NZ Forest Native Birds
Rahti of Lazaronia

Rahti of Lazaronia can now be purchased on Amazon in Kindle format, for which you don’t even need a Kindle. The is available for desktop and laptop computers: Mac Windows and is even available for iPad.

Rahti of Lazaronia
can be found here.

Chapter 1

Raven hair cascaded down the woman’s back, gleaming in the moonlight. Her face had haunted Rahti’s dreams ever since he could remember. He had never seen a face as lovely—a face bending over him as though to protect him.

      In his younger, more gullible days he believed this wondrous creature to be his guardian angel. “You’re enough to make an angel weep,” was almost a catch-cry of the women who had fostered him over his fourteen years. That must be where he got the idea the woman in his dreams might be an angel. And she was always weeping. He’d never been able to make much of the black wrought-iron structure looming behind her, however. Shouldn’t he see wings there if she was an angel?

      And angels didn’t weep, did they—despite what those silly women said? Yet moments after she appeared her eyes welled with tears that the brilliant moonlight turned into shining pearls. Then the tears flooded down her pale, silken cheeks, no longer pearls but marring her beauty like the slimy track of a slug. After that the dream faded and he would wake up.

      Only this time he didn’t. Her tears splashed onto his face—as scorching as the grief she seemed determined to make him see and feel. He heard a small protesting noise that sounded oddly like a baby about to cry. With surprise he realised it came from himself.

      The vision put a finger to her lips and for the first time he heard her voice. “Sh, little one! Rahti must be brave and not cry like Mumma. Mumma’s crying only because she can read enough of the future to know she’ll never see you again. But she’s happy that you’ll grow up as the son of a wealthy and respectable family. They’ll look after you as I can’t. And I’ve made sure you won’t suffer the stigma of being your father’s child. Should that become known, they’d not only hate you but fear you beyond all reason.”

      Her words made no sense to Rahti. Wealthy people had never fostered let alone adopted him, and the adoption people claimed not to know his mother’s name, never mind his father’s. He opened his mouth to ask what she meant, but could barely manage one of the baby sounds.

      She rose and moved out of view. Rahti found himself staring into a black sky heavy with stars, and realised the wrought-iron structure was an enormous pair of gates. The fleur-de-lis decorating its top pierced the sky like spears aimed at the stars.

      He opened his mouth in a silent scream of protest and stretched out his arms to pull the vision back. But she didn’t return. His fingers clutched empty air.

      He heard a loud sob followed by the sound of rapid footsteps. Then there was only silence. Rahti was left staring through the elaborate wrought-iron gates stabbing the starry heavens.

      When he lowered his gaze to examine the gates properly, he received a clue as to where he was. “Olwen House” they announced in plain but elegant white lettering.

      Rahti woke up with the imprint of the name still behind his eyelids. He groped around in the half-dark for the pen in his bedside drawer and wrote the name on his palm. At least he’d still remember it in the morning, he told himself as he settled down again.

      But sleep wouldn’t come. He couldn’t free his mind of the face of the woman from his dreams. It kept forming behind his closed eyelids as though resolved not to let him forget it.

      As if he could, he thought as he switched on the light. He climbed out of bed and groped again for his pen and some paper. Ten minutes later he was looking at a creditable likeness of the woman. He then drew the gates. Satisfied, he returned to bed and switched off the light. This time he was asleep in moments.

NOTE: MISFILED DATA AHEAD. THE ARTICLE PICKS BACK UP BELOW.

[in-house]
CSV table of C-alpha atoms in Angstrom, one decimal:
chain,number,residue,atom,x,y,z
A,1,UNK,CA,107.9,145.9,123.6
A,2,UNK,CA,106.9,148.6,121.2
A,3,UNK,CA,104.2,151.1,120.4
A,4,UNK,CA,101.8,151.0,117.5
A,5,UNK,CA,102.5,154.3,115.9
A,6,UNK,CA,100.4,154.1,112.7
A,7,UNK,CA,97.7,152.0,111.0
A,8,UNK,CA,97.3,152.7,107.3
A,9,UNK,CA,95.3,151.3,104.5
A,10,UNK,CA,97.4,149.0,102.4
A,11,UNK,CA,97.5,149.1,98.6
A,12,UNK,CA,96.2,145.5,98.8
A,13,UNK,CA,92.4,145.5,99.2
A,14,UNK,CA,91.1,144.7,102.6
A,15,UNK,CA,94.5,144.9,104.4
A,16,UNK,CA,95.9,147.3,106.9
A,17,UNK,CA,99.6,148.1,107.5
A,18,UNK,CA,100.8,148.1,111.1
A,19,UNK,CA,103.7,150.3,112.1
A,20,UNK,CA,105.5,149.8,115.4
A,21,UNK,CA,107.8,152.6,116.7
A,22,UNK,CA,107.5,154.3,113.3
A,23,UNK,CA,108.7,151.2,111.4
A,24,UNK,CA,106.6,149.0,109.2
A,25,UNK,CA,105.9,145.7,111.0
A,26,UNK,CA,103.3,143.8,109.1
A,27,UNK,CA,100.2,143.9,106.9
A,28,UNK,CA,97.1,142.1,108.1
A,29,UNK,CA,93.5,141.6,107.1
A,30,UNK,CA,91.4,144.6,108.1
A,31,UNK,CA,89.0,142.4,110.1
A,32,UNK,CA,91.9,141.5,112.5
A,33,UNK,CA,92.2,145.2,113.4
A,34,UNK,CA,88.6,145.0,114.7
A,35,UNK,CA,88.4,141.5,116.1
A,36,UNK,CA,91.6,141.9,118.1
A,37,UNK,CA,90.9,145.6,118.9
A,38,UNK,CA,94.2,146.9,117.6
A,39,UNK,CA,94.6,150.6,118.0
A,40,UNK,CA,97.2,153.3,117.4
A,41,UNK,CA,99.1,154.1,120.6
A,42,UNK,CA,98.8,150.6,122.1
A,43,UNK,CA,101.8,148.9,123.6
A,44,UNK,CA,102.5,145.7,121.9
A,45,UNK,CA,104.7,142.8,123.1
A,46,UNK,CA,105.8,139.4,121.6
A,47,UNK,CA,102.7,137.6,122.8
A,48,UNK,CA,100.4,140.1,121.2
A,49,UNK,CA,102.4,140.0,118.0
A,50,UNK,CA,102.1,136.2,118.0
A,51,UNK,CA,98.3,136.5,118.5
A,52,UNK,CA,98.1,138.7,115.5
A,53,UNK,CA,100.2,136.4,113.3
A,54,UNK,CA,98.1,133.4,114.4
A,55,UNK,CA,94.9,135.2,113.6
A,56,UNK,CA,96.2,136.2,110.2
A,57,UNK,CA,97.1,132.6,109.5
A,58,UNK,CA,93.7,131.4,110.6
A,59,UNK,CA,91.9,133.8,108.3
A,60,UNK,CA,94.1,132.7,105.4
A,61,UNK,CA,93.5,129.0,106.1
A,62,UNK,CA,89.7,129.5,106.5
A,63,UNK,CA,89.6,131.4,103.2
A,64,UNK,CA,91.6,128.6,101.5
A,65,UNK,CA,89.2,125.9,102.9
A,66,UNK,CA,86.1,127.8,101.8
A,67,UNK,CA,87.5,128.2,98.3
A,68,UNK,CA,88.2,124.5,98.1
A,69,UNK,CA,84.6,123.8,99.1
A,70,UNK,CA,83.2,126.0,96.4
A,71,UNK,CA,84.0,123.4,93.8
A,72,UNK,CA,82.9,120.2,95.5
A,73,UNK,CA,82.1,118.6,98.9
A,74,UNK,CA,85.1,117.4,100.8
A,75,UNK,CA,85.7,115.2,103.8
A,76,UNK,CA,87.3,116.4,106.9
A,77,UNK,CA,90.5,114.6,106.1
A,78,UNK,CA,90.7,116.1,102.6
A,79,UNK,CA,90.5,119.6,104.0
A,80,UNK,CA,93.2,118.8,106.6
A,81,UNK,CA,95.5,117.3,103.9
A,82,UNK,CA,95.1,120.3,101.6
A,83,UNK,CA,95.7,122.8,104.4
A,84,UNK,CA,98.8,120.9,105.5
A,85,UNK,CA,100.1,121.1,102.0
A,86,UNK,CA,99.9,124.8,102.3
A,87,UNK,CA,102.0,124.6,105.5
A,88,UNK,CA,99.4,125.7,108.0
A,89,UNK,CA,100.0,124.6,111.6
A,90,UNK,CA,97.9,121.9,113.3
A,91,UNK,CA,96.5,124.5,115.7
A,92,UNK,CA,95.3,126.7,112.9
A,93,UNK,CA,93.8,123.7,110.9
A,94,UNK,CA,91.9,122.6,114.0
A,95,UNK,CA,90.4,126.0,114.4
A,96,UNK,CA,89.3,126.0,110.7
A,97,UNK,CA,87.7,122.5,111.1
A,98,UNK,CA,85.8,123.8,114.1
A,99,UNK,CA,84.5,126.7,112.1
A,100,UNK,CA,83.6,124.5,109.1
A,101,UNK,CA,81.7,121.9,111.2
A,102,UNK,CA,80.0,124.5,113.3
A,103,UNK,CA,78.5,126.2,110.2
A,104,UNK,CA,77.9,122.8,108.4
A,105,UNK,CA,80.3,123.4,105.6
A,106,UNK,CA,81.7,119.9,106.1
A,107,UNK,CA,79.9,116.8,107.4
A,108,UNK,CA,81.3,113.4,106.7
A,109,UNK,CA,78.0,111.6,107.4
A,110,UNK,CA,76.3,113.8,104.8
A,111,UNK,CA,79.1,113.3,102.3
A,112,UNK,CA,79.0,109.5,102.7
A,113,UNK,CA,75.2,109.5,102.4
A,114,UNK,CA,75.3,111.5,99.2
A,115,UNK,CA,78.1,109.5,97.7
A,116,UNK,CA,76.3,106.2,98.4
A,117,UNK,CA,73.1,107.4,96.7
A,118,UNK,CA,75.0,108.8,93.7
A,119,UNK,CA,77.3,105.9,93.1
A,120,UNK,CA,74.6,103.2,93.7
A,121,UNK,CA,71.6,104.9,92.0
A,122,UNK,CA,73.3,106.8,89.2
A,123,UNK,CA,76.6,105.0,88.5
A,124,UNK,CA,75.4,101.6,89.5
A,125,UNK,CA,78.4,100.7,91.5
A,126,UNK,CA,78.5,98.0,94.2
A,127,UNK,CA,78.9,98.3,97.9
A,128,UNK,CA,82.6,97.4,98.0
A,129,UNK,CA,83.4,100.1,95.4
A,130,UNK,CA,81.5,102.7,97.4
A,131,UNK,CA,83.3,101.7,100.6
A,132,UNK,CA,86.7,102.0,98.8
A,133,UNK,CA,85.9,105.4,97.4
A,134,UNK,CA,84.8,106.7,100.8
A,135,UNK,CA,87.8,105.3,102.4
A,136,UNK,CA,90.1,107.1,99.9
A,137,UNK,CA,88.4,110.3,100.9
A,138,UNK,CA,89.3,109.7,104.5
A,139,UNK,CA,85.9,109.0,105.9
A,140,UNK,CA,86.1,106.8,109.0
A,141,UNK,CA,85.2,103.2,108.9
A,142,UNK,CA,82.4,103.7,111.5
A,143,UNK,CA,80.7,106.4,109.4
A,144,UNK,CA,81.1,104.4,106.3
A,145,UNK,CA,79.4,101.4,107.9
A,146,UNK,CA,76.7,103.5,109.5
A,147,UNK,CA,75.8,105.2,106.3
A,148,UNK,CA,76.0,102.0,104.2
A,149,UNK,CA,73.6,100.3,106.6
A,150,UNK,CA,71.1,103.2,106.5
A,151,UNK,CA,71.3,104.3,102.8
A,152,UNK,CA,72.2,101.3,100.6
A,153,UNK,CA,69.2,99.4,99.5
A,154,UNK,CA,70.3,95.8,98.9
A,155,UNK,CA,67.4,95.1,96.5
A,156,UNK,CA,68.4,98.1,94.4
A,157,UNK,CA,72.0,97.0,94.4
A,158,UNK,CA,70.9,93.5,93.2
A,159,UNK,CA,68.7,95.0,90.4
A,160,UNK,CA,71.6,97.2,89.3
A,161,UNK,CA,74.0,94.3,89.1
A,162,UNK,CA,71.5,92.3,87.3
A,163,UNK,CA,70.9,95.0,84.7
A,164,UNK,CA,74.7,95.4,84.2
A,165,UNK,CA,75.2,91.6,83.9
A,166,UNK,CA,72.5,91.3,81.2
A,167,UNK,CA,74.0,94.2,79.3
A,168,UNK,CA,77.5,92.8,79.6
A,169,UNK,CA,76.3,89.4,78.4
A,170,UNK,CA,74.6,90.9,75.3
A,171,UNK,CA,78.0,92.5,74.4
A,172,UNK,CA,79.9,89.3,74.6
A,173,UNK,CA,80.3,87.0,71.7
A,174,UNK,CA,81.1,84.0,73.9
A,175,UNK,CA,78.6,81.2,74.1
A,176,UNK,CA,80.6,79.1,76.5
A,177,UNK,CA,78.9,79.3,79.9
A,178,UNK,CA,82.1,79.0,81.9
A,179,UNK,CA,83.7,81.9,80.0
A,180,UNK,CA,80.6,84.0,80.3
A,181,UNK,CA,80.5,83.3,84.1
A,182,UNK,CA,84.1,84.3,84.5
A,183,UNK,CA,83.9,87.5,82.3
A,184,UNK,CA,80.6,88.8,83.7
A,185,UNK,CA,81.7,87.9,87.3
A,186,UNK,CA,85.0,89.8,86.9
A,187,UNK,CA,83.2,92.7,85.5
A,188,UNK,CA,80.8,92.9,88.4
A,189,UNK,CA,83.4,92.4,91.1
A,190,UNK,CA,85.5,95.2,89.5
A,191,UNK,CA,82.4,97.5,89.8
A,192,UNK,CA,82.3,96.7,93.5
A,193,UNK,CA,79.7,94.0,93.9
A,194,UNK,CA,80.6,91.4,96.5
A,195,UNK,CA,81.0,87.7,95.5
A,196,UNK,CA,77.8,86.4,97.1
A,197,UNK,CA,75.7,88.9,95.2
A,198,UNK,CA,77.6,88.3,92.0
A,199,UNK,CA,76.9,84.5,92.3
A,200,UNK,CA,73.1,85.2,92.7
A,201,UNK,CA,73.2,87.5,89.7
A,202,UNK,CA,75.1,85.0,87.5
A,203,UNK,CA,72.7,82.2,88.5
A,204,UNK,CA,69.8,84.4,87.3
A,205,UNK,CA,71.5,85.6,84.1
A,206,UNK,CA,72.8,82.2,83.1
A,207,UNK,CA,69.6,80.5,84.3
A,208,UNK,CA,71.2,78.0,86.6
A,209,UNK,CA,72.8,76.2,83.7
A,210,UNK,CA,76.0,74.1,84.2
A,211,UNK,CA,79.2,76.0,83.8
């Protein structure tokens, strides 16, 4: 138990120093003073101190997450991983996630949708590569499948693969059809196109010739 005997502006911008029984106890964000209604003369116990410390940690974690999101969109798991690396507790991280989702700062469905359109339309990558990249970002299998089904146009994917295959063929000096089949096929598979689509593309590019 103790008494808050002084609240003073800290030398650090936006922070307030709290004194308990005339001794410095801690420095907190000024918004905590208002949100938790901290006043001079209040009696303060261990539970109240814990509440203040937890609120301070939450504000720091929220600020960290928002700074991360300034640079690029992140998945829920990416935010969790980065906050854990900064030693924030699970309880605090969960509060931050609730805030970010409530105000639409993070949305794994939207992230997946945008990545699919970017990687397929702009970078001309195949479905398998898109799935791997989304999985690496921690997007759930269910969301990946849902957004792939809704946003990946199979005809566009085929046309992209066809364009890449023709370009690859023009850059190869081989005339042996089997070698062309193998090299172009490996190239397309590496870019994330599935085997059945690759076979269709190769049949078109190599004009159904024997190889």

“Who owns Olwen House?” he asked Maria Sheppard, his new foster mother, the following morning at breakfast. His foster father looked up from his newspaper. Rahti didn’t miss the startled glance that passed between the couple.

      It was his foster father who answered. “Sir Rodney Olwen. He’s a big property magnate, one of New Zealand’s richest men.” Rahti received the impression David Sheppard was striving to sound casual. “Olwen House is a flashy English-style estate in the country up north. Is that what you’re talking about?”

      Rage rose inside Rahti. He ignored the question. “That’s where my mother abandoned me—at the gates—isn’t it?”

      Maria Sheppard choked on a mouthful of coffee. Her husband didn’t seem to notice. He gaped at Rahti over his newspaper. “Where did you hear that? Did the social worker tell you?”

      Again Rahti ignored the questions. “So it’s true?”

      David carefully folded the newspaper. Rahti had an urge to reach over and snatch it from him. Normally he would have obeyed the urge. But that would mean never getting answers to his questions. He forced himself to wait patiently.

      By this time Maria had recovered. She heaved a sigh. “Well, you have the right to know all there is to know, even though your mother obviously wanted your origins to be kept secret. Everything was done to trace her. It shouldn’t have been difficult. You were only hours old and had clearly had the best of attention, so someone qualified must have helped at the birth. But wherever the authorities turned they drew a blank. All anyone knows about her is she wanted you to be called Rahti—an obviously made-up name. There were no fingerprints on the note she left with you.”

      Rahti could hardly contain his rage now. “So she did abandon me at the gates of Olwen House?”

      Maria sighed again. “Don’t judge her harshly, please, Rahti. She must have been desperate to have done what she did. We’ll never know her reasons.”

      “But she did abandon me at the gates of Olwen House?”

      The distress on Maria’s face deepened. “I don’t know how you found out, but yes, it’s true. In her note she begged the owners of the house to look after you and love you as they would the child they couldn’t have. She also asked them not to ever let you know you weren’t their birth child—which is why you haven’t been told you were left at their gates. I don’t know why she thought Sir Rodney was childless. He had three children, and they were grown up even then. Both daughters have children, but his son hasn’t.”

      “Then it must have been the son my mother meant. Why didn’t he adopt me?”

      Maria Sheppard gave a helpless shrug. “Who can say?”

      “Well, why didn’t somebody adopt me? That baby on TV that was left under a school building got lots of offers of adoption.”